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NASA Centers
Links to other sources

More extensive glossary, unsorted and yet to be integrated with this list.


Remote Sensing
Data gathering by a sensor that is not in the immediate vicinity of the object sensed.  RS usually refers to photography by satellites or aircraft, but technically includes video photography, human vision, and non-optical sensing such as household motion detection.
Aerial Photograph, oblique:
A photograph taken with the camera axis directed between the horizontal and the vertical
Stereo Pairs
A pair of photos with overlap in area and are suitable for stereoscopic examination


Advanced Very High Resolution Radiometer is a multispectral imaging system carried by the polar-orbiting, crosstrack, multispectral scanner on the TIROS-NOAA series of meteorological satellites acquiring five spectral bands of data (0.55 to 12.50 µm) with a ground resolution 1.1 x 1.1 km
Airborne Visible Infrared Imaging Spectrometer.  Imaging from high-altitude (U2, about 15 km altitude, 20m resolution) and low-altitude (Twin Otter, 3 km altitude, 4m resolution) aircraft.
A commercial imaging satellite launched by Space Imaging in late 1999.  Output: 1m panchromatic, 4m 4-band multispectral.  The currently functioning satellite is Ikonos-2.  Its predecessor suffered a launch failure.
Indian Remote Sensing satellite.  Not to be confused with the Internal Revenue Service, the US tax collection agency.
Sponsored by the U.S. government, the first Landsat satellite was launched in 1972 with a resolution of approximately 80m. The most recent, Landsat 7, a multispectral sensor, was launched on April 15, 1999 and includes the Enhanced Thematic Mapper Plus (ETM+) with a resolution of approximately 30m.
A pair of commercial imaging satellites, Quickbird-1 and Quickbird-2, to be launched by EarthWatch Inc (Colorado) in late 2000, with output of 1m panchromatic, 4m 4-band multispectral, equivalent to AVIRIS.  Their predecessor, Earlybird, suffered a communications failure shortly after launch in December 1998.
Synthetic Aperture Radar data provided by the Canadian company, Radarsat International, established in 1989.  Specifications include: 7 beam modes with image sizes ranging from 50 x 50 km to 500 x 500 km and resolutions ranging from 8m to 100m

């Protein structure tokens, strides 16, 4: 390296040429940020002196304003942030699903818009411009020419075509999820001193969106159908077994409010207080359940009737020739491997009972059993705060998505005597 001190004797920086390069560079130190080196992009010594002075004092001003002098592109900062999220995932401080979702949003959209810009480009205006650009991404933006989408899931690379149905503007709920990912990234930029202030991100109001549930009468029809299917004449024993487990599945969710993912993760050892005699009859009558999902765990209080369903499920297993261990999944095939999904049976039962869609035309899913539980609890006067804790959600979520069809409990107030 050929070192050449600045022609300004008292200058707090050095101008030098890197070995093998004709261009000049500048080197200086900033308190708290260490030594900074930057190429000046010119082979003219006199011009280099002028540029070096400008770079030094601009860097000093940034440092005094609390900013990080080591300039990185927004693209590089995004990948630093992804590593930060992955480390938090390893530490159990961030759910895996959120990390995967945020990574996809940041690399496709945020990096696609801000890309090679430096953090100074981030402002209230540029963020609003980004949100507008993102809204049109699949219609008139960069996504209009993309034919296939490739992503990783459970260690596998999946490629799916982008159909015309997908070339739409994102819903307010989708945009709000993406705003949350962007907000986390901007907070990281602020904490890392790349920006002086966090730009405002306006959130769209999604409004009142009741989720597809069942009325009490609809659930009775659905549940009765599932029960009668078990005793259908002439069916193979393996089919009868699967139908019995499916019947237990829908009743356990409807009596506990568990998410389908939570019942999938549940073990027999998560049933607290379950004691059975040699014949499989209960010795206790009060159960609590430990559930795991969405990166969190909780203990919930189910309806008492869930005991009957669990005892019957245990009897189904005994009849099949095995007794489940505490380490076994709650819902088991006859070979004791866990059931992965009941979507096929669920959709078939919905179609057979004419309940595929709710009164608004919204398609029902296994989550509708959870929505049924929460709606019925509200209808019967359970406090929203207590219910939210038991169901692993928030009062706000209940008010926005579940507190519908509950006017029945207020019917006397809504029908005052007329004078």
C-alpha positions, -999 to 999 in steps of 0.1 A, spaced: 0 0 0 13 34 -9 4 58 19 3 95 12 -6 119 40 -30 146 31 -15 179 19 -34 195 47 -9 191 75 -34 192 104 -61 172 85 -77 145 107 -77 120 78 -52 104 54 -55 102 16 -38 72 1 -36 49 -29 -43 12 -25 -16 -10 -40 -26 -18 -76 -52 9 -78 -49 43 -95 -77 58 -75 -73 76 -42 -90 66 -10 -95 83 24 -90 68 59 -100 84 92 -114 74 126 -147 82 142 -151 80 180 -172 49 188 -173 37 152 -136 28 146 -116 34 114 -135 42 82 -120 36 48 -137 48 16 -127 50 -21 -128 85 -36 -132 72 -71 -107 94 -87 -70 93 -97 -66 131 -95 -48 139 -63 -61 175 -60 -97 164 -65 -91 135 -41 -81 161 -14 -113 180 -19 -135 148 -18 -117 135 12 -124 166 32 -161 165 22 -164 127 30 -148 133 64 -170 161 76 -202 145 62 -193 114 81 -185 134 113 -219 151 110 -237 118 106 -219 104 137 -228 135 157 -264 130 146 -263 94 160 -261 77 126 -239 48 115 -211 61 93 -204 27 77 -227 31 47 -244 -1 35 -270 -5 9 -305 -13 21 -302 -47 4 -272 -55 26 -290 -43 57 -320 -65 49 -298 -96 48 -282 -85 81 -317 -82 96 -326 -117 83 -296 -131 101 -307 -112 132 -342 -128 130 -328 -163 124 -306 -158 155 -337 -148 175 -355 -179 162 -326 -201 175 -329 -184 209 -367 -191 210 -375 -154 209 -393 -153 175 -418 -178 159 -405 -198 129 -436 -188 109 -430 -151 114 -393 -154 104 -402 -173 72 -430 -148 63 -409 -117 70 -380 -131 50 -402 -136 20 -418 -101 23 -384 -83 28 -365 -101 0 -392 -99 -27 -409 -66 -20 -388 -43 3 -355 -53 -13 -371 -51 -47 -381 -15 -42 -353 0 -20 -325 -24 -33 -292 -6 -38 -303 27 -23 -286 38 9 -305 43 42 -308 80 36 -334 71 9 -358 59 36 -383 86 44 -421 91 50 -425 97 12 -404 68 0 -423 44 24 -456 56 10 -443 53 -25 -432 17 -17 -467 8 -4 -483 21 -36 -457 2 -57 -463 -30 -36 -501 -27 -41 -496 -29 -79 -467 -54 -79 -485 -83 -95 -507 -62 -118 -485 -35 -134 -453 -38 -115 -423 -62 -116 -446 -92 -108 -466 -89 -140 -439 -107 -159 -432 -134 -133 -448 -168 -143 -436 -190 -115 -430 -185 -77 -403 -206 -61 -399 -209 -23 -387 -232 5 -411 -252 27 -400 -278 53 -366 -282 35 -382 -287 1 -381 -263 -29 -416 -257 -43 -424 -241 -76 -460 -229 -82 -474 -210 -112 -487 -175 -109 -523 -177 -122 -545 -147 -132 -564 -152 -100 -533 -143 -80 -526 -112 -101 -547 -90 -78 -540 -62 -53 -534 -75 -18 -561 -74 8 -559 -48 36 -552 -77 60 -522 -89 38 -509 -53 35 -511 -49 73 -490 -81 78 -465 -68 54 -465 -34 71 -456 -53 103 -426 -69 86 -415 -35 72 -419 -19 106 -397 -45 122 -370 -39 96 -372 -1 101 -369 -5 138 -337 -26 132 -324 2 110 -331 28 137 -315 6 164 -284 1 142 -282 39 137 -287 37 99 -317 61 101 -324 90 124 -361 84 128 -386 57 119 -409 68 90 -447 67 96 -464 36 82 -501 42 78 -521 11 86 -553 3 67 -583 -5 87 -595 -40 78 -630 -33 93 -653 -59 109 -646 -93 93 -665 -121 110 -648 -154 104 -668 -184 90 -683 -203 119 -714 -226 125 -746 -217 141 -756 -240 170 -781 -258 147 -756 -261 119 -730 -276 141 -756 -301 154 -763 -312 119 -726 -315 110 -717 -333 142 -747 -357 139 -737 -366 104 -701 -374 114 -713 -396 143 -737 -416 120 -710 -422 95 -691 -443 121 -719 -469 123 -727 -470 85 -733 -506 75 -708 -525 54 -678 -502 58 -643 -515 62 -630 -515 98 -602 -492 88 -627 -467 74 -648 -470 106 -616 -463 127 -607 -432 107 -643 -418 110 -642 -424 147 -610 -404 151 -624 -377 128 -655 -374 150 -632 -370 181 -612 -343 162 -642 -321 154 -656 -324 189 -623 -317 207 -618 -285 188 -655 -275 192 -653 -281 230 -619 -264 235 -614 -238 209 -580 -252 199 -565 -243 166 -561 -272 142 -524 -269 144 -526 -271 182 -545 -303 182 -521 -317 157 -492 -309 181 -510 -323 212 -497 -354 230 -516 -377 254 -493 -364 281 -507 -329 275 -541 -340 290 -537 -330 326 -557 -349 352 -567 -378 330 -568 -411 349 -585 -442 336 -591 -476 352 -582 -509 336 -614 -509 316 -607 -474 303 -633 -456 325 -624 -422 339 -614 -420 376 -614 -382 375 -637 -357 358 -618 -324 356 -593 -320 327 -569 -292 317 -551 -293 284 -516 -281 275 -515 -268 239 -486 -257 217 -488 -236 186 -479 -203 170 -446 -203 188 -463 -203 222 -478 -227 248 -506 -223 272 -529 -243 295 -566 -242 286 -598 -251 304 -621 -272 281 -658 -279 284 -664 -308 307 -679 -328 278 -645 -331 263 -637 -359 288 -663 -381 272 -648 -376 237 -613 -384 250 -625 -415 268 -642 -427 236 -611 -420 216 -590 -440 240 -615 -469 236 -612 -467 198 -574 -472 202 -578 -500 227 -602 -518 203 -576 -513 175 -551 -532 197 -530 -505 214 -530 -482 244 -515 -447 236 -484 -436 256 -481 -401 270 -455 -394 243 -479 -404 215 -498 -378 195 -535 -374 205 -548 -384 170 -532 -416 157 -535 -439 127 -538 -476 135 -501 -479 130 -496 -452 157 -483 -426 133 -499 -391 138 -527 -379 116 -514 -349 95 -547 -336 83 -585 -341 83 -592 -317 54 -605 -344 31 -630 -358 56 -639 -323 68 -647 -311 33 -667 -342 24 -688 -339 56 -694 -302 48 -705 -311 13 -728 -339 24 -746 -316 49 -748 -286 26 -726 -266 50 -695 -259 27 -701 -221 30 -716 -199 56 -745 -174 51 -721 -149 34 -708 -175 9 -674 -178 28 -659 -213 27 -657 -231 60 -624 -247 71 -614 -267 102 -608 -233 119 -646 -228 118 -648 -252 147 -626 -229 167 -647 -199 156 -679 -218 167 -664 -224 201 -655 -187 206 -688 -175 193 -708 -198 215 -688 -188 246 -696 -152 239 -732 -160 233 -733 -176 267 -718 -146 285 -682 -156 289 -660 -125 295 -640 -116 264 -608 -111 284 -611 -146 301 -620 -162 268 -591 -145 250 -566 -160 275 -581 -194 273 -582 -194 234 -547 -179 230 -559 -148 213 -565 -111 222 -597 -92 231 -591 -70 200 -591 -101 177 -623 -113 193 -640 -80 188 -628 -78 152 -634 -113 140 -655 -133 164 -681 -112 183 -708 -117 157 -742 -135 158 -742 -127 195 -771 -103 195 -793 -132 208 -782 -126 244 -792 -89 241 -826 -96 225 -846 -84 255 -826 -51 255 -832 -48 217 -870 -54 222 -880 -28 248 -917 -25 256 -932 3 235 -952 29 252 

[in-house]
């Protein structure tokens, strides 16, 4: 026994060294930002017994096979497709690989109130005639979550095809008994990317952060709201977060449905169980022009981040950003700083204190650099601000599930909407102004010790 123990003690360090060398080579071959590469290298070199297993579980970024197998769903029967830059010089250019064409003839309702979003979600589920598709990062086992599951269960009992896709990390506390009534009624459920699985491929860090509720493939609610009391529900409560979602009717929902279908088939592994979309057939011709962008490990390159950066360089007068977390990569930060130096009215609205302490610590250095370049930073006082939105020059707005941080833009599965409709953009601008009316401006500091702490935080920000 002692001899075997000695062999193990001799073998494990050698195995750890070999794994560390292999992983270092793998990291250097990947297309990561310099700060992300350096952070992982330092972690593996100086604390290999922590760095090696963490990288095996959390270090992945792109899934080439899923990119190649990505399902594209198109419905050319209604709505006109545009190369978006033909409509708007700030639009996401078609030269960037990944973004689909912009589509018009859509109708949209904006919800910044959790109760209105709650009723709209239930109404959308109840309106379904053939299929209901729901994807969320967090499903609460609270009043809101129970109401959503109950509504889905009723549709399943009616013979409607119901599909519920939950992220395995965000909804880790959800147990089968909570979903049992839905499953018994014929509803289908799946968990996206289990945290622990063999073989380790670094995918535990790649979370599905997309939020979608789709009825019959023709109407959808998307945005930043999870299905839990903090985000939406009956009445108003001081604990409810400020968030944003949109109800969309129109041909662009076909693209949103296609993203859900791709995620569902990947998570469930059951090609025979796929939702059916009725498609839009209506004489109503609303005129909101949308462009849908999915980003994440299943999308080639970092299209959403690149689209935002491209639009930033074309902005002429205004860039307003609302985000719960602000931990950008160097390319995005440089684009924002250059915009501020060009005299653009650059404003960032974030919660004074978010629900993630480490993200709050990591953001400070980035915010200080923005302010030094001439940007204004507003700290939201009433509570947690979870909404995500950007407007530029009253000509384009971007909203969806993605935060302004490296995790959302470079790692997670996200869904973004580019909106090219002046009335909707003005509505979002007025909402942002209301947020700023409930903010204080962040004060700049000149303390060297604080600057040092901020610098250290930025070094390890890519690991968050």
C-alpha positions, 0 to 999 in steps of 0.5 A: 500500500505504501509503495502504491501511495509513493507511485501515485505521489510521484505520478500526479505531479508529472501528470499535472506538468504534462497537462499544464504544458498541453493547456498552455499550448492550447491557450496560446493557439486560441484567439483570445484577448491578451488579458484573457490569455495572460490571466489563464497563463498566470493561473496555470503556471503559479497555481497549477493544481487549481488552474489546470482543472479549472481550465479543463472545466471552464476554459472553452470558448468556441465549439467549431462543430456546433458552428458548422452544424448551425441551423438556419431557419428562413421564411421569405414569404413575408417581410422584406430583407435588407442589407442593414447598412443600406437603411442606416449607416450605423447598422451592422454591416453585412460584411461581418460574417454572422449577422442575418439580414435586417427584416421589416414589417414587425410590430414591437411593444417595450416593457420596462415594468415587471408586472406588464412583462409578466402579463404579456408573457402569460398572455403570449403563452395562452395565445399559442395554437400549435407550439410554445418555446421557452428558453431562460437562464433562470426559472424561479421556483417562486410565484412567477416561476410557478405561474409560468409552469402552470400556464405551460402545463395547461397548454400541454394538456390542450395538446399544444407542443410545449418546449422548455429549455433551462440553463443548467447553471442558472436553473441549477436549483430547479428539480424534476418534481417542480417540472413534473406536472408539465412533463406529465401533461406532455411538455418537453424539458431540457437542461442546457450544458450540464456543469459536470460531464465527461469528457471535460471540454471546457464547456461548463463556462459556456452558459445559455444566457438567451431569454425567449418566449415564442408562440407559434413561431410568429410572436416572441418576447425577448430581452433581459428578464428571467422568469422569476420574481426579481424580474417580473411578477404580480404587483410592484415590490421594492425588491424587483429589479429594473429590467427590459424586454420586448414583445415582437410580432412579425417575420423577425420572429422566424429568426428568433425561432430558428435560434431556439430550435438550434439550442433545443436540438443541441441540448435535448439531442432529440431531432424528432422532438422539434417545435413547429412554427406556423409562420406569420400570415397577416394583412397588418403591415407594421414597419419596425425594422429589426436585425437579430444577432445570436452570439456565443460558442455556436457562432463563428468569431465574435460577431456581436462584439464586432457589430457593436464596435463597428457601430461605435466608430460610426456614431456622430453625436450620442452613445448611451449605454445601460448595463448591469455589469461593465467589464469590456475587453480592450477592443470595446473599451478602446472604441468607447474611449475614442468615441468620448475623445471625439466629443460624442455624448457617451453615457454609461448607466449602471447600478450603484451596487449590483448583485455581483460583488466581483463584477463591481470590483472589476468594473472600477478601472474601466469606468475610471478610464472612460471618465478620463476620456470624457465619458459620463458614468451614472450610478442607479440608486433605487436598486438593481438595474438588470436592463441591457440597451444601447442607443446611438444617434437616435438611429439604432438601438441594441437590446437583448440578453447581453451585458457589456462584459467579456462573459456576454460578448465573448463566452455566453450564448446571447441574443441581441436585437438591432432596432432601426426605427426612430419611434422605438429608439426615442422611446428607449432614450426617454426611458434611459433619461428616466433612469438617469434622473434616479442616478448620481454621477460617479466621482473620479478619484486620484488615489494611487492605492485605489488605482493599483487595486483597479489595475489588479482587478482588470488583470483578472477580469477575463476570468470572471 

Refers to data provided by SPOT Image Corporation , a subsidiary of SPOT Image S.A. The company was established in 1982 and has since launched 4 satellites and provides a variety of data and products from these satellites. Resolution is 20m for multispectral bands and 10m for the panchromatic band.
Shuttle Radar Topography Mission is a NASA/NIMA sponsored mission designed to use C-band and X-band interferometric synthetic aperture radars (IFSARs) that acquired topographic data over approximately 80% of Earth's land mass during an 11-day Shuttle mission launched February 11, 2000.
Intermap Technologies supplies Global Terrain products including Orthorectified images (ORIs) and Digital Elevation Models (DEMs). Their STAR-3i sensor is an Interferometric Synthetic Aperture Radar (INSAR) mounted in a Learjet 36 aircraft that acquires a 10km wide swath of 2.5m resolution radar data


Light Detection and Ranging, the laser equivalent of radar.  A laser swath is emitted and the return beam is sensed, usually by a low-altitude aircraft.  This enables accurate distance ranging, and the consequent ability to produce ~20cm contour maps and 3-D oblique images.  The technique is sometimes called Airborne Laser Terrain Mapping or ALTM.
Modern sensors are capable of capturing separate reflectances over a couple of hundred different wavelengths, so that each pixel is associated with a curve of intensity vs wavelength.  Because of absorption by atmospheric water and dust, not all portions of the spectrum produce good signals.
Sensing in usually 4 distinct wavelength bands (equivalent to colors, not all of which are visible to the human eye).  Because the data handling capacity of the sensor is spread over these different wavelengths, this usually translates to lower resolution than panchromatic.  Also see hyperspectral.
Sensing in a single wide band, resulting in high-resolution monochromatic image.  Contrast against multispectral and hyperspectral.
Synthetic Aperture Radar.  In radar terms, aperture is the band width over which the antenna gathers data.  In general a long radar antenna gathers information over more wavelengths, but is difficult to send into space.  SAR uses the motion of the space platform to simulate antenna length.  An object is imaged while the craft travels about 4 km through space with a little clever processing of the signals, this displacement of the antenna relative to the object is used to simulate a 4 km long antenna.  The Shuttle Radar Topography Mission is a celebrated example of the application of SAR.  A good introductory resource on SAR is the Alaska SAR facility,
More extensive glossary, unsorted and yet to be integrated with this list.

NASA Centers

NASA Headquarters, Washington, DC
Goddard Space Flight Center, Greenbelt, MD
Jet Propulsion Laboratory, Pasadena, CA
Johnson Space Center, Houston, TX
Kennedy Space Center, FL
Marshall Space Flight Center, Huntsville, AL
Moffett Federal Airfield, Mountain View, CA
Stennis Space Center, MS


Brunel University: List of RS satellites and sensors


  1. Jeff Hemphill, Remote Sensing Research Unit, UCSB, web site for the class, Aerial Photogrammetry.
  2. ERS-1 Calibration and Validation, ESA bulletin no 65, February 1991, by E. Attema and R. Francis.
  3. Manual of Remote Sensing, Leonard Bowden, American Society Photogrammetry and Remote Sensing, Falls Church VA, copyright 1975
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